1. He has been found "not guilty".
  2. He has not been found guilty.

In terms of daily life, both sentences mean the same.

Although the first sentence seems to be correct in terms of grammar, I often see this type of negative sentences (in legal texts) written in the form of the first sentence. I think it is because the expression "not guilty" is a legal term and writers of these sentences want to move the emphasis on the legal term, rather than making the sentence negative by means of the auxiliary verb (has not).

My question is: could I also use the second sentence structure to mean the same thing without causing change on the emphasis of the sentence?

  • He was found not guilty [technical term]. [lots of text, then] He has not been found guilty due to A, B and C
    – Lambie
    Commented Mar 29, 2021 at 16:02

2 Answers 2


They do not mean the same thing! In one, the trial has concluded and the verdict given. In the other, the trial may not have even begun yet.

You are correct that "not guilty" is a fixed legal term. This is one of the reasons you can't move the "not" out of it and negate some other part of the sentence. In fact, this syntax would be rather odd with non-compounds: "I find her not helpless" sounds somewhat tongue-in-cheek, as though the negation were thought of too late to back up the sentence.

However, that doesn't account for the difference in meaning. Even if we change the adjective to a clause so it can be cleanly negated, the meaning changes based on what we negate:

It seemed that he didn't need the money.

It didn't seem that he needed the money.

The first one is a positive assertion. The speaker claims that they saw some indication, some sign, that the other guy didn't need the money. The second one is a negative assertion. The speaker claims that they saw no sign or indication of the other guy's need.

The sentences are identical only insofar as seeing a sign and not seeing the opposite sign are identical. There is overlap, but it's easy to think of situations where only one is true.

  • "I find her not helpless" - this could, at least in British English, a way of emphasising how little help she needs (how she is capable, strong, and independent. "I found her not reticent" could mean "she shouted in my face and gave me a black eye". Commented Mar 27, 2021 at 16:12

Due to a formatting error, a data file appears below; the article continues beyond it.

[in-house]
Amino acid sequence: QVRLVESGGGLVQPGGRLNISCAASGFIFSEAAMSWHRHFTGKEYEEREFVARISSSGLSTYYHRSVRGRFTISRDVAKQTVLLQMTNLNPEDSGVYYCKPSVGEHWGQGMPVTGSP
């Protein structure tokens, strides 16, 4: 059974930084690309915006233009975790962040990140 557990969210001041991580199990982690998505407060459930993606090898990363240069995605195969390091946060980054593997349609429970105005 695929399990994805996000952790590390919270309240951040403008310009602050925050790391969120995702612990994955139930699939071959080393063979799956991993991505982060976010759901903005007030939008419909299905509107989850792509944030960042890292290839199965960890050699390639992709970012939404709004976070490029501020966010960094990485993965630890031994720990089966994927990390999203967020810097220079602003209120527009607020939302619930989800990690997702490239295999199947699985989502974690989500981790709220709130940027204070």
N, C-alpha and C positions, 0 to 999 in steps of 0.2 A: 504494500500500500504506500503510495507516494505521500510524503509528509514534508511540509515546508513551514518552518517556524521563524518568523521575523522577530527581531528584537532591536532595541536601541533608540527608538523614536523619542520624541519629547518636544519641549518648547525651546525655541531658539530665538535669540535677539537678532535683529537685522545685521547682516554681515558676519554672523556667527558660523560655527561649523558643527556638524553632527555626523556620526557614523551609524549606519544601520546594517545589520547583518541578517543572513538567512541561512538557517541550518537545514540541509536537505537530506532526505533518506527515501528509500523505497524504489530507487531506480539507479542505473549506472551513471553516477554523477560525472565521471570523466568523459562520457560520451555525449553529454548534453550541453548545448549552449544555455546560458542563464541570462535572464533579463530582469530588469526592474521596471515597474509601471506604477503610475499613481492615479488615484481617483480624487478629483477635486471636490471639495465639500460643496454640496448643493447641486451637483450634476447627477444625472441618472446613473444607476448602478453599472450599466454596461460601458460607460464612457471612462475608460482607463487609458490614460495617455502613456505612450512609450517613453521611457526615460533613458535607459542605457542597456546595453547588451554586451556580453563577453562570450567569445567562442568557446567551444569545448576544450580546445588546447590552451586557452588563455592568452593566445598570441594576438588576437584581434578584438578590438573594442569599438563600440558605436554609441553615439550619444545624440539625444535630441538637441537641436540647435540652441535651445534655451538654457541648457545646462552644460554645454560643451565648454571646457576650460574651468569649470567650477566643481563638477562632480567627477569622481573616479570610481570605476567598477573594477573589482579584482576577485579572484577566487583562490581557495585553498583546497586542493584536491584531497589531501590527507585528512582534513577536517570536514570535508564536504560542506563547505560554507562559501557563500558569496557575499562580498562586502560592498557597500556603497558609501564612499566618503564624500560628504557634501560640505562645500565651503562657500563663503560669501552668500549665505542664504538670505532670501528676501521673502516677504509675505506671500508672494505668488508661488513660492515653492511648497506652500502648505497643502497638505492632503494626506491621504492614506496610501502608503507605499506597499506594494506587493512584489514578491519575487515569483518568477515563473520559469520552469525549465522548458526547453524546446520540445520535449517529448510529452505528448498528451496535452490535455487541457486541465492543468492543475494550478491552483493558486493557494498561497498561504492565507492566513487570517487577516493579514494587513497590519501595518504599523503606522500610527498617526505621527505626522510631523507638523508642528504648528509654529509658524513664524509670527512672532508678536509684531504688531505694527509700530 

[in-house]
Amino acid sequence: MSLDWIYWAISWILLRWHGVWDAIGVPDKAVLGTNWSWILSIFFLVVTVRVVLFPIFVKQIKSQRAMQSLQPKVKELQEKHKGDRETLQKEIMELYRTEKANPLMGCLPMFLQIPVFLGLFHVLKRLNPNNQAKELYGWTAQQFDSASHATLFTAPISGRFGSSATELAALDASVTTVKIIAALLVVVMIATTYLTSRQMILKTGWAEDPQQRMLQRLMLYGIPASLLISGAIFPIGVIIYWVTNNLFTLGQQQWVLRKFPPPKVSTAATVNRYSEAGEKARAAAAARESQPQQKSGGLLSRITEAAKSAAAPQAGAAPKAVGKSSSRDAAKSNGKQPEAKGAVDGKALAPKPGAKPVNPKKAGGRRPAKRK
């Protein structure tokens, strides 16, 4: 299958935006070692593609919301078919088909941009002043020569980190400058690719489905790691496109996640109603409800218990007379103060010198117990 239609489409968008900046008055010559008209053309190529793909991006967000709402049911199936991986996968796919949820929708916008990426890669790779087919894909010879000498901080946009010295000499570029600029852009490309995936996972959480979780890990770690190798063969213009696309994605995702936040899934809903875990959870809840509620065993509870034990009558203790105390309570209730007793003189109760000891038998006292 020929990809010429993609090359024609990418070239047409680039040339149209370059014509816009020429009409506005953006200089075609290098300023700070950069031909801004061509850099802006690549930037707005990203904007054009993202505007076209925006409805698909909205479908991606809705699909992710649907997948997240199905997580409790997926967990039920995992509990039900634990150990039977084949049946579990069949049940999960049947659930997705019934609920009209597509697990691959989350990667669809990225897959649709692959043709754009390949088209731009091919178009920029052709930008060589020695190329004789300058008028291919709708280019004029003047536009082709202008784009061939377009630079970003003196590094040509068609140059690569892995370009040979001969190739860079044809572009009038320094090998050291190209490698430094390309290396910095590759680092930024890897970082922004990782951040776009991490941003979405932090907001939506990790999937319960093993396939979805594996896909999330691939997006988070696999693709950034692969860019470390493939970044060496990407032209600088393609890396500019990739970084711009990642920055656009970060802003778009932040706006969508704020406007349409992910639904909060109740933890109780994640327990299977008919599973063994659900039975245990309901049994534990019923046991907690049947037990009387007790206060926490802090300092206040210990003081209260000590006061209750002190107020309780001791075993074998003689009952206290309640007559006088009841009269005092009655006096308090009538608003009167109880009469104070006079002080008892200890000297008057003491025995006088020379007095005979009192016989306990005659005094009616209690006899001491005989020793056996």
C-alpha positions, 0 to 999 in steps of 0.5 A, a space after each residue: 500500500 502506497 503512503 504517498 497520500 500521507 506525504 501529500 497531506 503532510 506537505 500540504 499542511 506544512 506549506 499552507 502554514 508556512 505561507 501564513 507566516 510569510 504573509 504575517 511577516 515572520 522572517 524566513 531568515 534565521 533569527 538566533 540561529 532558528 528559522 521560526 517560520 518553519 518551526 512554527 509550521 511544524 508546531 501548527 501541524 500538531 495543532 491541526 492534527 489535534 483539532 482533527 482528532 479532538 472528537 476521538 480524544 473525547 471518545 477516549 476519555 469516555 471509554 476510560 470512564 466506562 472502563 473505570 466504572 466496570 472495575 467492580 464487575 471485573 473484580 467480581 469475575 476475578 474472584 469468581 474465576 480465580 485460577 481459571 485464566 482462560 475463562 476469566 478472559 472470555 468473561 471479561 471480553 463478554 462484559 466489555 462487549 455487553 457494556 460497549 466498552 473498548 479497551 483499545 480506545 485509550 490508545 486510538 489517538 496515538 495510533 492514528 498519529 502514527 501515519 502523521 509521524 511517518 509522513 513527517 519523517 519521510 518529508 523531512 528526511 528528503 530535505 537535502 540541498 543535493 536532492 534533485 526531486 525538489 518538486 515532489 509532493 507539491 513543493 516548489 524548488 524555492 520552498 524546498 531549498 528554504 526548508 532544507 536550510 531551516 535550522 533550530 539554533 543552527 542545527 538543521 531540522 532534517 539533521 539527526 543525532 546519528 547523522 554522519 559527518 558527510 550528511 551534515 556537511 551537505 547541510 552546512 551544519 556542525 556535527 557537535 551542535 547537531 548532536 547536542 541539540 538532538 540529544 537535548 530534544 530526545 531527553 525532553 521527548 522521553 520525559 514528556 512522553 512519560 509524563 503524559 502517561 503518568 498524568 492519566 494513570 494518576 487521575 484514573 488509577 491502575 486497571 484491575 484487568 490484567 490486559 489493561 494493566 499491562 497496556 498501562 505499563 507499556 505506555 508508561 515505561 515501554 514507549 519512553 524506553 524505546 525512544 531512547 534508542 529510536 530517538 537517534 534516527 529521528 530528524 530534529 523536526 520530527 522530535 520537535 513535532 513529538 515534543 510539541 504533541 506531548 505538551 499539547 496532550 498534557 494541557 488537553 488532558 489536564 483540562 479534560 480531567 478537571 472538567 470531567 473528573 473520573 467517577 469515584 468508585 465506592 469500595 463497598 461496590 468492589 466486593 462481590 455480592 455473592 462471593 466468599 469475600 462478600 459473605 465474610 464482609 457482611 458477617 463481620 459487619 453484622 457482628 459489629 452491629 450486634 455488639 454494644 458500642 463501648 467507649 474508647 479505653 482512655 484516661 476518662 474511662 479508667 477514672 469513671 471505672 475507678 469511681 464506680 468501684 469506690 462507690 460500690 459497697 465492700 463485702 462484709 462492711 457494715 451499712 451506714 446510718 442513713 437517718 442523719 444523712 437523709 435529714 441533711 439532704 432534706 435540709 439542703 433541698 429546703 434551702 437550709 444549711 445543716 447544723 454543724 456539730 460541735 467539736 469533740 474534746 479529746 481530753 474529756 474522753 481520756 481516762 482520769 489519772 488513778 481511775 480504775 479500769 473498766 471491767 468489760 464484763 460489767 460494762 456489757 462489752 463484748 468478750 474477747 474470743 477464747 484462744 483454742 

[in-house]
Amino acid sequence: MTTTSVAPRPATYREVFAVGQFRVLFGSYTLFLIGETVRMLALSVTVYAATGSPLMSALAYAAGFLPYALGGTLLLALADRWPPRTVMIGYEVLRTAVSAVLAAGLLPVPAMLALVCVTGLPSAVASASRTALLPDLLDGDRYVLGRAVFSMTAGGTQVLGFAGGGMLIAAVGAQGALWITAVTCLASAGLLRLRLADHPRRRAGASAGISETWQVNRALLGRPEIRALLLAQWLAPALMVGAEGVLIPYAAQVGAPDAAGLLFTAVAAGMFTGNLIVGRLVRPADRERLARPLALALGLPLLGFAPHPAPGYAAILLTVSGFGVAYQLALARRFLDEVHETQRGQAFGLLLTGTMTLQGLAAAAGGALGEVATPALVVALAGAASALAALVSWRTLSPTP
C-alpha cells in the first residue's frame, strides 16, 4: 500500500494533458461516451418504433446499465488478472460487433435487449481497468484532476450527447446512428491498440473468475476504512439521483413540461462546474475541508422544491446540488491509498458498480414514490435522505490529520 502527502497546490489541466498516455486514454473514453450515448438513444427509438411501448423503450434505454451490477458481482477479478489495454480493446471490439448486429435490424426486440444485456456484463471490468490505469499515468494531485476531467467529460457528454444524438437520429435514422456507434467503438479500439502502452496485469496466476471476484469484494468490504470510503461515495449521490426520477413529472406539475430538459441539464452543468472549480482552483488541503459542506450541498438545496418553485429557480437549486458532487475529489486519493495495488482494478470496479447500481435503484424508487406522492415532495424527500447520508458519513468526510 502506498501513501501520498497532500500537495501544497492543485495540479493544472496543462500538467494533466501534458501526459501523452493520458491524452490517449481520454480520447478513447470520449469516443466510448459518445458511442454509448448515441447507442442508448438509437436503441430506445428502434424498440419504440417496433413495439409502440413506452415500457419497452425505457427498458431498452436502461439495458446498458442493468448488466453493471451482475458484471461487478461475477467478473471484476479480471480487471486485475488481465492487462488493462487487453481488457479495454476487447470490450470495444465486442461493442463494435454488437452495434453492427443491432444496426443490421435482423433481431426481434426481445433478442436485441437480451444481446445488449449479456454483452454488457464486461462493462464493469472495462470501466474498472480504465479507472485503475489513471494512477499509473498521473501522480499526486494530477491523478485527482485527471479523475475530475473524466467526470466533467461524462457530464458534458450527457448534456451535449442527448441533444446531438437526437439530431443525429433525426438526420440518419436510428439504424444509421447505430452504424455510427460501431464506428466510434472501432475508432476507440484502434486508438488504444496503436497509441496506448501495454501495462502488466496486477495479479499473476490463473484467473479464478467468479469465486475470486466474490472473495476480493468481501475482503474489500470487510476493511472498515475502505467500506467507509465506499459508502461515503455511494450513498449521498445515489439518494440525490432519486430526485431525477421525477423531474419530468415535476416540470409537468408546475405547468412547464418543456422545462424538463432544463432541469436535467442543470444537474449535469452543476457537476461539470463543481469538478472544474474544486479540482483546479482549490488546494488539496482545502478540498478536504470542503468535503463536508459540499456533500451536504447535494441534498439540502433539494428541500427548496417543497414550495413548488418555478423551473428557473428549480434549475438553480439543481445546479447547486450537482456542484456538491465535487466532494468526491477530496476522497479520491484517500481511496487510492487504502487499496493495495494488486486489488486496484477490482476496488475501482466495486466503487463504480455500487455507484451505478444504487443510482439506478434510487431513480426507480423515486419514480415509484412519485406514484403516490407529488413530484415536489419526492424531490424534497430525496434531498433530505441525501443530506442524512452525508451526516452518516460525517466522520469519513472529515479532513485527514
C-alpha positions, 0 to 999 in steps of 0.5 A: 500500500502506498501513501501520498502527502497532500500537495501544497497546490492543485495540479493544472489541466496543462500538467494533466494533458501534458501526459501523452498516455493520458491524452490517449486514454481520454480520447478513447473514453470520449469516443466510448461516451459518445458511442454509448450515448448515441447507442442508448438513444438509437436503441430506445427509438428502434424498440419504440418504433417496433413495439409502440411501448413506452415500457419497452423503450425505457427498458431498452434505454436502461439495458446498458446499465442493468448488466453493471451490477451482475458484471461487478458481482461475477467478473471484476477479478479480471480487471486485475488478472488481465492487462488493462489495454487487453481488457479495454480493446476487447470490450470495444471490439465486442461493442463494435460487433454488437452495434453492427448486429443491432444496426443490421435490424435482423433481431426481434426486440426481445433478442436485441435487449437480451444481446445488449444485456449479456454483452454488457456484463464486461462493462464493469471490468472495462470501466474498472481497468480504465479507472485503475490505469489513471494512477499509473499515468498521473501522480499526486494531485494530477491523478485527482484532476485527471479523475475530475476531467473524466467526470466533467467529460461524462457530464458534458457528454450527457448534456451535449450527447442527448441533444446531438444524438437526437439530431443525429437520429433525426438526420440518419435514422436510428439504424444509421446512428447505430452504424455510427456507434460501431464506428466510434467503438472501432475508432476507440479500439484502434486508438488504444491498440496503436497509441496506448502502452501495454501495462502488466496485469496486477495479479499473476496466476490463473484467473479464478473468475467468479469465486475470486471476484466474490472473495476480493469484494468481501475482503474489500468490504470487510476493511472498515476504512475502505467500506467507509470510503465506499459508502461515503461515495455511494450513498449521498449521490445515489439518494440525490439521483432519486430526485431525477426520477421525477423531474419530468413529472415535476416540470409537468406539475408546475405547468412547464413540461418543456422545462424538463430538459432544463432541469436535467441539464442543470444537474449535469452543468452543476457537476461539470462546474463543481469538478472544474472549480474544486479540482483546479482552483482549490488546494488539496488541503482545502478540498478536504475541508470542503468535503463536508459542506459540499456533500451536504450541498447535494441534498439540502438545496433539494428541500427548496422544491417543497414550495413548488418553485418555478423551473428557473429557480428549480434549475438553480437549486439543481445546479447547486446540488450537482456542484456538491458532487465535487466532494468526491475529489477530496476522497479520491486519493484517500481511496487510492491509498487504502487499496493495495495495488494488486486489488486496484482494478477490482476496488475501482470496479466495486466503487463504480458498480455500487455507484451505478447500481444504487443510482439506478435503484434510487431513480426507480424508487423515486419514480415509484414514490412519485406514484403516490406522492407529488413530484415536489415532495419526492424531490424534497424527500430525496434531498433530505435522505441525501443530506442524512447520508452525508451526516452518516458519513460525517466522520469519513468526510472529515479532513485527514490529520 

• 1
    @MichaelHarvey True — if you emphasize not, it becomes surprisingly more idiomatic. Commented Mar 27, 2021 at 16:21
  • 1
    There are contextual (pragmatic) considerations where they could mean the same thing.
    – Lambie
    Commented Mar 29, 2021 at 15:59

To add to Luke Sawczak's correct answer, the 2nd sentence has an implied "yet" tacked onto the end of it.

He has not been found guilty, yet.

At the beginning of a trial, the defendant hasn't been found guilty, nor have they been found not guilty, so "he has not been found guilty" can have a time element to it. Even without the "yet" tacked on, there's also an element of opinion to this, where people may be stating that they think the defendant is guilty and should be found guilty.

What makes this even more complicated is that the same sentence can also be used in defense, implying that the trial isn't over so don't assume the court will actually find the defendant guilty. This requires listening to vocal tone and other context. It comes down to two people saying the same thing and meaning two different things.

Adam: We all know he's guilty, it's just he has not been found guilty, yet.

Bob: You're right, Adam, he has not been found guilty yet, so don't go stringing him up just yet.

Legal Term

He has been found "not guilty".

Using the legal term "not guilty" specifies that the court has made a decision and the decision is "not guilty". The time element to this sentence states that it's a fact, rather than an opinion.

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